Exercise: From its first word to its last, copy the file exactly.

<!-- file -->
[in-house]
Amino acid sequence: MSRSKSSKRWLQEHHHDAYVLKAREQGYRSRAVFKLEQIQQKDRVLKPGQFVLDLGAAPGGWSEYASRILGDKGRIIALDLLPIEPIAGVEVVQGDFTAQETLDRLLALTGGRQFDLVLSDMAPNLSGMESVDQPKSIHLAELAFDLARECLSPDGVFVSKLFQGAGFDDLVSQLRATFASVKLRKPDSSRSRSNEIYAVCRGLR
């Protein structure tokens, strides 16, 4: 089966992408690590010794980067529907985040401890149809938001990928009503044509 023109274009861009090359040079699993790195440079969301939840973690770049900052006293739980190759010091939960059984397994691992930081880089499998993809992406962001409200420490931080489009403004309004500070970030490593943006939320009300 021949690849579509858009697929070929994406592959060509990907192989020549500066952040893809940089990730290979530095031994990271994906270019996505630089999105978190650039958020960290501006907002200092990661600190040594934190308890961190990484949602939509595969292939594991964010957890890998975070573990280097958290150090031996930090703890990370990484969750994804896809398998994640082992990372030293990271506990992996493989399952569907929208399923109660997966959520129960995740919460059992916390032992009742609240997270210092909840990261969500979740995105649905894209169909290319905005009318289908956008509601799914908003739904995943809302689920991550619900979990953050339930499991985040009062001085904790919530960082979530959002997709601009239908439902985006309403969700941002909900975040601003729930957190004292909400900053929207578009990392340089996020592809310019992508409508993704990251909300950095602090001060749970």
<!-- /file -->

[in-house]
Amino acid sequence: MSRSKSSKRWLQEHHHDAYVLKAREQGYRSRAVFKLEQIQQKDRVLKPGQFVLDLGAAPGGWSEYASRILGDKGRIIALDLLPIEPIAGVEVVQGDFTAQETLDRLLALTGGRQFDLVLSDMAPNLSGMESVDQPKSIHLAELAFDLARECLSPDGVFVSKLFQGAGFDDLVSQLRATFASVKLRKPDSSRSRSNEIYAVCRGLR
């Protein structure tokens, strides 16, 4: 089966992408690590010794980067529907985040401890149809938001990928009503044509 023109274009861009090359040079699993790195440079969301939840973690770049900052006293739980190759010091939960059984397994691992930081880089499998993809992406962001409200420490931080489009403004309004500070970030490593943006939320009300 021949690849579509858009697929070929994406592959060509990907192989020549500066952040893809940089990730290979530095031994990271994906270019996505630089999105978190650039958020960290501006907002200092990661600190040594934190308890961190990484949602939509595969292939594991964010957890890998975070573990280097958290150090031996930090703890990370990484969750994804896809398998994640082992990372030293990271506990992996493989399952569907929208399923109660997966959520129960995740919460059992916390032992009742609240997270210092909840990261969500979740995105649905894209169909290319905005009318289908956008509601799914908003739904995943809302689920991550619900979990953050339930499991985040009062001085904790919530960082979530959002997709601009239908439902985006309403969700941002909900975040601003729930957190004292909400900053929207578009990392340089996020592809310019992508409508993704990251909300950095602090001060749970």